I know from reading Sinsiter that you’re both are as obsessive about music as your clothes, give us your current top 5 tracks.
Saul – To avoid a scene straight out of High Fidelity I can’t think about this one too much, so in no particular order :
The Essence – 92 Bluh: I’ve been digging this for a little while now, quality release on Flemish label On Point records.
Tierra – Sonya: This hasn’t been out of my record bag since I bought it and usually finds its way into my sets. Proper Bass line driven boogie funk that’d make the biggest square in the world get down.
Son of Sound – Nightshift: This shady character has been bringing out some ace stuff and this moody cut on Basement records is just the ticket for when you’re feeling a tad debauched. Probably best listened to with a bird and some amyl nitrate.
Freekwency & Ale Chambers – Living in a Lie: Freekwency, AKA Benny Badge produces some of the best modern boogie and funk around. This is a favourite of mine with a great vocal from Ale Chambers.
Les Femmes – Thrill Me: Another record that never leaves my bag. Just go and youtube this one, it’s timeless and killer in equal measures.
Shaun – You say to yourself “don’t be anal, just put 5 down” but it’s never as easy as that and I’m trying to not to put too much thought into it because I would change my answers every 10 minutes, the only way to do it is to list the 5 records that I’ve listened to most this week:
Fantastic Man – Zero 12″ recent(ish) purchase and a beautiful B side.
LCD Soundsystem – 45:33 part2 12″ is a very special record to me, I play it as much now as I have previously.
Evans Pyramind – Never Gonna Leave You 12″ is an absolute gem of a record, beautiful.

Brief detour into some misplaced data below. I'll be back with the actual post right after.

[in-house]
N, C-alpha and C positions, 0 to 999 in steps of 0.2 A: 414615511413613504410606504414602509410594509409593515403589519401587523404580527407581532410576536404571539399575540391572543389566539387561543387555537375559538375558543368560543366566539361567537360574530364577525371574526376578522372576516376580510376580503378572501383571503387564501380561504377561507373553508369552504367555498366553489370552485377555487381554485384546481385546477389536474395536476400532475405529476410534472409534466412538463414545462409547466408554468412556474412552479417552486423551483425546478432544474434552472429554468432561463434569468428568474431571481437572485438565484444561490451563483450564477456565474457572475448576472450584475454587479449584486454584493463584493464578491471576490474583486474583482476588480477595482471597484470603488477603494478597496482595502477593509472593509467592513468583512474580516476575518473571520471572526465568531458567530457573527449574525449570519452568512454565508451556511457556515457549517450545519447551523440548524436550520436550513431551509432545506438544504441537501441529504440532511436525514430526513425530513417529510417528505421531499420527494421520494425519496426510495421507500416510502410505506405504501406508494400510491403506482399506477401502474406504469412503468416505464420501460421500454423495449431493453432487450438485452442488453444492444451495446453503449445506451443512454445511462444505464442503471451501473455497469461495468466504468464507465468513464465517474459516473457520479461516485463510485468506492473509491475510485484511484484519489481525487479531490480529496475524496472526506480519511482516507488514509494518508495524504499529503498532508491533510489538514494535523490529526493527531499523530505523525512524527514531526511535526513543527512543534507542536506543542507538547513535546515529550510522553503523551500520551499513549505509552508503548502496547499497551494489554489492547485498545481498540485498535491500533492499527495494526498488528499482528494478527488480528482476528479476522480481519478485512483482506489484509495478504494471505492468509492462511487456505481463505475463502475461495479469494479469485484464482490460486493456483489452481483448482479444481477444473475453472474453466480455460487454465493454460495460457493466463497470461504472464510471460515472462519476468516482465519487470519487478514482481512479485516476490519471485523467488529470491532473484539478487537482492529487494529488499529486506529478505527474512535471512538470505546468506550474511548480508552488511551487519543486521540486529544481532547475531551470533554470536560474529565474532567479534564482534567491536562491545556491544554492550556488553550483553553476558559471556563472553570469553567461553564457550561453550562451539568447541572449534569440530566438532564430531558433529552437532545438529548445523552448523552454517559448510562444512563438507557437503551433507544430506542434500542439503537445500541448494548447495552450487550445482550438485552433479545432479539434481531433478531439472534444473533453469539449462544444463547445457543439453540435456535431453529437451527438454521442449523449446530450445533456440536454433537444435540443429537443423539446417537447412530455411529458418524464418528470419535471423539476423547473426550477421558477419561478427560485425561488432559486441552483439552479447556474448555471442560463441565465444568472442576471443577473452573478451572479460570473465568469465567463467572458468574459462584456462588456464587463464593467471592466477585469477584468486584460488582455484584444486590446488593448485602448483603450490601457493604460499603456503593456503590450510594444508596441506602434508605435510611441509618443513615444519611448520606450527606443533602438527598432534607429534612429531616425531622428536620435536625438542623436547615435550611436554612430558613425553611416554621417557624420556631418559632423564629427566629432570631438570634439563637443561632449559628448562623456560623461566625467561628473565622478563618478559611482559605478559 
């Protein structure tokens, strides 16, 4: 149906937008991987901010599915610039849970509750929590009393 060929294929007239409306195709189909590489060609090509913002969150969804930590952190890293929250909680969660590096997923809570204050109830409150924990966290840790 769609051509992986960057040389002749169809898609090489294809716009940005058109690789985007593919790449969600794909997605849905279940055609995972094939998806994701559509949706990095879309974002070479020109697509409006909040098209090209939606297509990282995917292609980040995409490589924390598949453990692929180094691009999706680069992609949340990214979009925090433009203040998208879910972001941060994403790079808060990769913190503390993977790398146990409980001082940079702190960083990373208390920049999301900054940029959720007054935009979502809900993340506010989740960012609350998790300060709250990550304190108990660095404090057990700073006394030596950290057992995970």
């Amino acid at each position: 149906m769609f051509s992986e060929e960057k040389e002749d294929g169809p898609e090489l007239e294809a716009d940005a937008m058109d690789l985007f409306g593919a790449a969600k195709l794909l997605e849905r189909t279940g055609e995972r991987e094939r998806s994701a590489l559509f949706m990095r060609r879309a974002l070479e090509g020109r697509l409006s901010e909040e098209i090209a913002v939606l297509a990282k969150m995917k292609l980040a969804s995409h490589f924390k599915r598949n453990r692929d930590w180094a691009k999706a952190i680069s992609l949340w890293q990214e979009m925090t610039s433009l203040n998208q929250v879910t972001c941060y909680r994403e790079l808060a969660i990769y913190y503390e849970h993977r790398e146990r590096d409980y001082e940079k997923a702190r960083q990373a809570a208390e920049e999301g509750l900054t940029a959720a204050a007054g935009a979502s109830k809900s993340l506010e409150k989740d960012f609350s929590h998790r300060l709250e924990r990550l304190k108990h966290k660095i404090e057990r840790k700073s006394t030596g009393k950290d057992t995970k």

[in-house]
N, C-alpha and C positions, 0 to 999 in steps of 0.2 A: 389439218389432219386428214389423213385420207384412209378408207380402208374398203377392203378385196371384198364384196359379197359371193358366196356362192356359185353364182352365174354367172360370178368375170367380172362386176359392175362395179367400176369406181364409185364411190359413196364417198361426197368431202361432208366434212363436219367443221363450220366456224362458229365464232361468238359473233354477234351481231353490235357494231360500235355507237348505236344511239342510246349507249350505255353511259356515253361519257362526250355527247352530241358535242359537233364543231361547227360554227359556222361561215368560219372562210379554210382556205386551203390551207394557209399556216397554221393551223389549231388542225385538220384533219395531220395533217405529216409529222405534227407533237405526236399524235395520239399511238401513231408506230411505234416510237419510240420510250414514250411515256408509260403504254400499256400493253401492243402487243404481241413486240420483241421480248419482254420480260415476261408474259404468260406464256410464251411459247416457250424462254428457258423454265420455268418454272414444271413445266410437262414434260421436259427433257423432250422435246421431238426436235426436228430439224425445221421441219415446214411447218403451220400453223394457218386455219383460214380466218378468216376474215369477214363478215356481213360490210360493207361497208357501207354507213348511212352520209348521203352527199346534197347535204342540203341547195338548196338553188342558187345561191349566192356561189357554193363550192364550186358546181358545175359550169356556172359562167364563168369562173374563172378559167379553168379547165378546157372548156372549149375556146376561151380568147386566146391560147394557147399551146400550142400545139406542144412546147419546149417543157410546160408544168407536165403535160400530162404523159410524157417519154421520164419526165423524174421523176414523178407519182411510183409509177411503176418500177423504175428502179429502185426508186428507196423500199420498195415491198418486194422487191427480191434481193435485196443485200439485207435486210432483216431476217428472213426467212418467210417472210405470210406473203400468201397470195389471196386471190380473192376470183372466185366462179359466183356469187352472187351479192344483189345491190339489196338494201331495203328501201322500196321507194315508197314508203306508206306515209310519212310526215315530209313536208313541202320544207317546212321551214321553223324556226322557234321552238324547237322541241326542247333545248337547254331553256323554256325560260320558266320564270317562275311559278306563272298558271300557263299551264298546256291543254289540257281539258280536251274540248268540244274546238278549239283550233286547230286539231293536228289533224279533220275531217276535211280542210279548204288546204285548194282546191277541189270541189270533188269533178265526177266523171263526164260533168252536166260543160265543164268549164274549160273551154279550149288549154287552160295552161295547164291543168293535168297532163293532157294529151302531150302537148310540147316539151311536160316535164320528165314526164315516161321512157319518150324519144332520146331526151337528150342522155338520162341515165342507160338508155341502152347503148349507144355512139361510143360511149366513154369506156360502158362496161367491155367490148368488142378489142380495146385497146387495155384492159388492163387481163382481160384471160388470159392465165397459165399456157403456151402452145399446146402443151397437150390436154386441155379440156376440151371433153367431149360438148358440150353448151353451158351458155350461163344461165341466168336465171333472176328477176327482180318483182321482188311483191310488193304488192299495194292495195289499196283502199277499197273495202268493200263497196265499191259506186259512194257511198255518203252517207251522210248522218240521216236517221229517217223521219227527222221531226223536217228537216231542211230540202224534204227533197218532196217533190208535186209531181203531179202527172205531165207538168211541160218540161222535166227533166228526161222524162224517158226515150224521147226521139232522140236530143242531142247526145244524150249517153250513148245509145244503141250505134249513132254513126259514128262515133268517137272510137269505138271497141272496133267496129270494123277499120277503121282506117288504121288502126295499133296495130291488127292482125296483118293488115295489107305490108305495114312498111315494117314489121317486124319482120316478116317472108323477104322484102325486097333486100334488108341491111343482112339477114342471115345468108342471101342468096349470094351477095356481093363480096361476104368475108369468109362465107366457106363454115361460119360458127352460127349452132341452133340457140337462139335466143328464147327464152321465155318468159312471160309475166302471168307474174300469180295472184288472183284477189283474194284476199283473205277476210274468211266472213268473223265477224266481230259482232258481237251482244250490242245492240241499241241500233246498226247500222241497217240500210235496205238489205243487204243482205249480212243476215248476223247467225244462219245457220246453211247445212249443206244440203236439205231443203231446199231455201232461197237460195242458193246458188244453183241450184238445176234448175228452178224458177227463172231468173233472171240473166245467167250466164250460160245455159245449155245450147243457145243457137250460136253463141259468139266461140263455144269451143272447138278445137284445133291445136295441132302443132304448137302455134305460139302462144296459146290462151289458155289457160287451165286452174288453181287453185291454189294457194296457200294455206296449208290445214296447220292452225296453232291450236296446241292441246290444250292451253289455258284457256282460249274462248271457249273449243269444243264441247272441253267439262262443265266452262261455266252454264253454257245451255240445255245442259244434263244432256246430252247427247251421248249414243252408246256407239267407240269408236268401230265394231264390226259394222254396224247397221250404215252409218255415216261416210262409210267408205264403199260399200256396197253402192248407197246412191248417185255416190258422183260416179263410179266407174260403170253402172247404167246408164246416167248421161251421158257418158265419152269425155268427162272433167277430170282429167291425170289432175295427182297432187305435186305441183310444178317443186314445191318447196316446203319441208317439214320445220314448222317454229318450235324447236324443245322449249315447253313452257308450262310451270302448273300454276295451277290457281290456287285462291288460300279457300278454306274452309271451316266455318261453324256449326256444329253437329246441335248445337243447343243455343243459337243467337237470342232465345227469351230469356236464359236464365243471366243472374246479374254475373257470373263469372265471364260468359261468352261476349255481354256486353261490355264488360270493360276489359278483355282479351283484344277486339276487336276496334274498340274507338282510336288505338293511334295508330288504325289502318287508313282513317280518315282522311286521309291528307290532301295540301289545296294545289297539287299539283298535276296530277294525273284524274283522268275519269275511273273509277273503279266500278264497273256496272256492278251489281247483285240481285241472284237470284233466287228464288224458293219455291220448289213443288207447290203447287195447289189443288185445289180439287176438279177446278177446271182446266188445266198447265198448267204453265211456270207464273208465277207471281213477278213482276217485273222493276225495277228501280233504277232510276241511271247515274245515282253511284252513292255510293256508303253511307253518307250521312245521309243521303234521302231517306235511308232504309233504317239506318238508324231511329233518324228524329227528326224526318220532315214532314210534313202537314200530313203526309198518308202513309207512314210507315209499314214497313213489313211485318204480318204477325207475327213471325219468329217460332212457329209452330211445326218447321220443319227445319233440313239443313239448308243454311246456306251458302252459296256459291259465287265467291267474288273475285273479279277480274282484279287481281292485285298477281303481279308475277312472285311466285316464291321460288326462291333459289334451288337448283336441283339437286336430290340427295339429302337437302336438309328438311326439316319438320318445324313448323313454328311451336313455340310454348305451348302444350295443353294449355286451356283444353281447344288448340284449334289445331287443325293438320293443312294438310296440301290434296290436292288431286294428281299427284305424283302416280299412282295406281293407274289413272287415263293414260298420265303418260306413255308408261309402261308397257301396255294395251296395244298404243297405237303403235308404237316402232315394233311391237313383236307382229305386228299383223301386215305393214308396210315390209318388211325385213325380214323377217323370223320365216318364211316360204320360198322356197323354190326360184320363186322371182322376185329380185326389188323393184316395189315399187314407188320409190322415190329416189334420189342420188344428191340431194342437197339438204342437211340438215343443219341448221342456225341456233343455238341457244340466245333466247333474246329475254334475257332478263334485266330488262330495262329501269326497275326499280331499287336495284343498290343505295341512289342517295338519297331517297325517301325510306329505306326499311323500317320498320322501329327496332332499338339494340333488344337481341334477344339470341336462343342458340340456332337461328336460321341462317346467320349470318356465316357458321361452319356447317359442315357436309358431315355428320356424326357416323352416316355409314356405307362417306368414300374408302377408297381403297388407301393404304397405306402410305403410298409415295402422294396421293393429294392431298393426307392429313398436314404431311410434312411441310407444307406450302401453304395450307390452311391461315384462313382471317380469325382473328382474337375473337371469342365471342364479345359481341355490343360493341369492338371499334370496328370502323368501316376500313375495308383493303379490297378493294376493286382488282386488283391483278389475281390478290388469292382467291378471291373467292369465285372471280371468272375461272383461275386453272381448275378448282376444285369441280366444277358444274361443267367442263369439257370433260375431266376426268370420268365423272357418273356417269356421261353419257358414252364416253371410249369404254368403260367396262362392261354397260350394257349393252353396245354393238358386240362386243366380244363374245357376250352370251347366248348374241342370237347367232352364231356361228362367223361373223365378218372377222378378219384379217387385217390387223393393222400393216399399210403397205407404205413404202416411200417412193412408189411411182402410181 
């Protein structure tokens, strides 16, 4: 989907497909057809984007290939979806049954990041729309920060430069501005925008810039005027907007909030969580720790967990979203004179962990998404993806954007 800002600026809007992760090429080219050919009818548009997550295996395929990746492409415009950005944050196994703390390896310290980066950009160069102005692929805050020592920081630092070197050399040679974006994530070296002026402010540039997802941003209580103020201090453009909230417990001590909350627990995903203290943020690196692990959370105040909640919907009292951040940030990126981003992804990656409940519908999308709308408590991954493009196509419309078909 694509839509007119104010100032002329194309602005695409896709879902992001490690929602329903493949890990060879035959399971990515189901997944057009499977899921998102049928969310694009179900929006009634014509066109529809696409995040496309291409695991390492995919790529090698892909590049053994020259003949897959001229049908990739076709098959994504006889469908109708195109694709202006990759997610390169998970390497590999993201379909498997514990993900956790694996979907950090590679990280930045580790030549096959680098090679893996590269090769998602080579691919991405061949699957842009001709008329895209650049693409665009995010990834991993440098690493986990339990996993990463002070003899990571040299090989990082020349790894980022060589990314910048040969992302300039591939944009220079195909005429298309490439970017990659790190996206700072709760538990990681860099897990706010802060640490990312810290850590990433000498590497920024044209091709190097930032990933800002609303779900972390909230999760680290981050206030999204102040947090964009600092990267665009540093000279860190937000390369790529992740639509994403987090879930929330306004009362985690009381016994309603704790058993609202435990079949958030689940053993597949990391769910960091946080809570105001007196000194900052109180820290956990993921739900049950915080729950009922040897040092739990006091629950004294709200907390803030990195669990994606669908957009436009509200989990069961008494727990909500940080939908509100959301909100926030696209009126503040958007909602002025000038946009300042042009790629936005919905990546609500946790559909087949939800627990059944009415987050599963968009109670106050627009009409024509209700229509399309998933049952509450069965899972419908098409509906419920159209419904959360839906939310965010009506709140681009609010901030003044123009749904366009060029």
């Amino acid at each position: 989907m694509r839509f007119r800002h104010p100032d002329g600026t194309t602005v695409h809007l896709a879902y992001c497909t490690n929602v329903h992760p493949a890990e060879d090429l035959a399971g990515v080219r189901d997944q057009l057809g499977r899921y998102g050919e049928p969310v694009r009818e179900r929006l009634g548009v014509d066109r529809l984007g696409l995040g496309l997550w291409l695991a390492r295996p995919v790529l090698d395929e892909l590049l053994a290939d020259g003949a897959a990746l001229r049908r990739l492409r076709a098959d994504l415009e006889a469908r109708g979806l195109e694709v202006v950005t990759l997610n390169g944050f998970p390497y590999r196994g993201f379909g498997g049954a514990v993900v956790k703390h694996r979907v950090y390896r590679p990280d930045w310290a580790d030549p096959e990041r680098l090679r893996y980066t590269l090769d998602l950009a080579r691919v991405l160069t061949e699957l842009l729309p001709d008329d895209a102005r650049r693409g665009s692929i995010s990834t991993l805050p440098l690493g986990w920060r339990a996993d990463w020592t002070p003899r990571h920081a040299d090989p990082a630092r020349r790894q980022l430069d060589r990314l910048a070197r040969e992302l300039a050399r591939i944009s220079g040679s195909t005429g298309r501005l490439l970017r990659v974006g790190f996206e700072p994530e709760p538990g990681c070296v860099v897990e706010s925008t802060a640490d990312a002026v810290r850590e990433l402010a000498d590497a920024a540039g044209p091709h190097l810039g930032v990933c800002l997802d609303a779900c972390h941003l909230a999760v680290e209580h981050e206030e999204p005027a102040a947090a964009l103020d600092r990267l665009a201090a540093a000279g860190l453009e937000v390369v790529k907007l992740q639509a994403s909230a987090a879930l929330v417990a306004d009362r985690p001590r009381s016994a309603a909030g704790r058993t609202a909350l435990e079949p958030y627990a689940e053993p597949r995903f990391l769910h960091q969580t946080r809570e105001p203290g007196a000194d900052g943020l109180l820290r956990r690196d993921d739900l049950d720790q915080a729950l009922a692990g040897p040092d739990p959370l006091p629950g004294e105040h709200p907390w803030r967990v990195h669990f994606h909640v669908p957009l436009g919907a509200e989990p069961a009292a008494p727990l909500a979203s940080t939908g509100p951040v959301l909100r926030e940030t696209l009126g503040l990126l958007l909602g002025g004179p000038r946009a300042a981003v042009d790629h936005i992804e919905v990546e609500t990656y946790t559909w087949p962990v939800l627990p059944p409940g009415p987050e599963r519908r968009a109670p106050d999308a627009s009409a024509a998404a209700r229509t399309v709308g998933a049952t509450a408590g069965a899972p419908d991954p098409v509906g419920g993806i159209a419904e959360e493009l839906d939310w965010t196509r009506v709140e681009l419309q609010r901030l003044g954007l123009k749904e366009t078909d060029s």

Freekwency feat Charli James – By My Side is a modern boogie lick unfortunately only available on d/l but one of my most played tracks this past 12 months.
Rahaan – Disco Fantasy edit 12″ is another recent pick up, bags full of soul, good feeling and disco.
If you like boogie/house/disco we hold a residency down in London with a night we put on called Boogie Cartel, you should drop by.
My personal sartorial weakness is t-shirts (I’ve got way too many), whats yours?
Saul – Jackets and coats without question. No matter how many I have hanging in my wardrobe I always want more – I think the word’s addicted.
Shaun – Jackets and Denim. I have evened my wardrobe out over the last few years so I’m at a good level of equal share at the moment.
Worst haircut you’ve ever had?
Saul – I used to race cycle speedway when I was younger and got selected to represent Wales in the world cup, so in my infinite wisdom I decided to get a chequered flag shaved and bleached into the back of my head, which was ironic because we came last. Either that or a skinhead.
Shaun – Probably when it was at it’s longest, I’m not talking Marc Bolan long, just shaggy and pointless.
Last great pub you frequented and why?
Saul – It’s always been more clubs than pubs, but one that holds a special place for me growing up in Newport was called The Angel. It was a complete dive but we used to have some proper moments in there, all off the rails, bossing the Juke box all night and enjoying life. I think we all got barred eventually but I learned some pretty important facts of life in and around that pub.
Shaun – Again as Saul points out it’s always been clubs over pubs that I have spent most of my time in but if I had to choose a pub it would be The Anchor in West Bromwich (long shut down now) which is now a lap dancing club but I spent many a good day/night in there over the years, just the right amount of wrongness.